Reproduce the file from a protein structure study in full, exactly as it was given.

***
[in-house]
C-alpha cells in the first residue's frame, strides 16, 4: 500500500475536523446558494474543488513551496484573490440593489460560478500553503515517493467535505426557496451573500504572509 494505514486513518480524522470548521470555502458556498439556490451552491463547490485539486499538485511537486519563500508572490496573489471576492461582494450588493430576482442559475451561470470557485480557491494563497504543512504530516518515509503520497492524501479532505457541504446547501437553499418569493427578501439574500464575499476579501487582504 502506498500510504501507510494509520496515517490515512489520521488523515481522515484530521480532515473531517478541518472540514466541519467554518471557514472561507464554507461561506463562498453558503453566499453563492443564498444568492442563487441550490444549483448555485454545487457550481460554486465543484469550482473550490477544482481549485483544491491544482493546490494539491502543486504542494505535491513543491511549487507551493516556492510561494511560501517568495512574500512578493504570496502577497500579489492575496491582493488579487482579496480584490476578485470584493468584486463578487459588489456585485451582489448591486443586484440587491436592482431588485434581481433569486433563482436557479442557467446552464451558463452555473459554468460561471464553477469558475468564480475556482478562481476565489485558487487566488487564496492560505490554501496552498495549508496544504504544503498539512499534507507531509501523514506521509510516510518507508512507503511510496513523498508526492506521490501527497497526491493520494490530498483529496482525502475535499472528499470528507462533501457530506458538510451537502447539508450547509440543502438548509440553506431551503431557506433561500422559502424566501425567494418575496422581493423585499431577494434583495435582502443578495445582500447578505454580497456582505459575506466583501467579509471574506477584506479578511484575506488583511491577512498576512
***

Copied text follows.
[in-house]
C-alpha cells in the first residue's frame, strides 16, 4: 500500500475536523446558494474543488513551496484573490440593489460560478500553503515517493467535505426557496451573500504572509 494505514486513518480524522470548521470555502458556498439556490451552491463547490485539486499538485511537486519563500508572490496573489471576492461582494450588493430576482442559475451561470470557485480557491494563497504543512504530516518515509503520497492524501479532505457541504446547501437553499418569493427578501439574500464575499476579501487582504 502506498500510504501507510494509520496515517490515512489520521488523515481522515484530521480532515473531517478541518472540514466541519467554518471557514472561507464554507461561506463562498453558503453566499453563492443564498444568492442563487441550490444549483448555485454545487457550481460554486465543484469550482473550490477544482481549485483544491491544482493546490494539491502543486504542494505535491513543491511549487507551493516556492510561494511560501517568495512574500512578493504570496502577497500579489492575496491582493488579487482579496480584490476578485470584493468584486463578487459588489456585485451582489448591486443586484440587491436592482431588485434581481433569486433563482436557479442557467446552464451558463452555473459554468460561471464553477469558475468564480475556482478562481476565489485558487487566488487564496492560505490554501496552498495549508496544504504544503498539512499534507507531509501523514506521509510516510518507508512507503511510496513523498508526492506521490501527497497526491493520494490530498483529496482525502475535499472528499470528507462533501457530506458538510451537502447539508450547509440543502438548509440553506431551503431557506433561500422559502424566501425567494418575496422581493423585499431577494434583495435582502443578495445582500447578505454580497456582505459575506466583501467579509471574506477584506479578511484575506488583511491577512498576512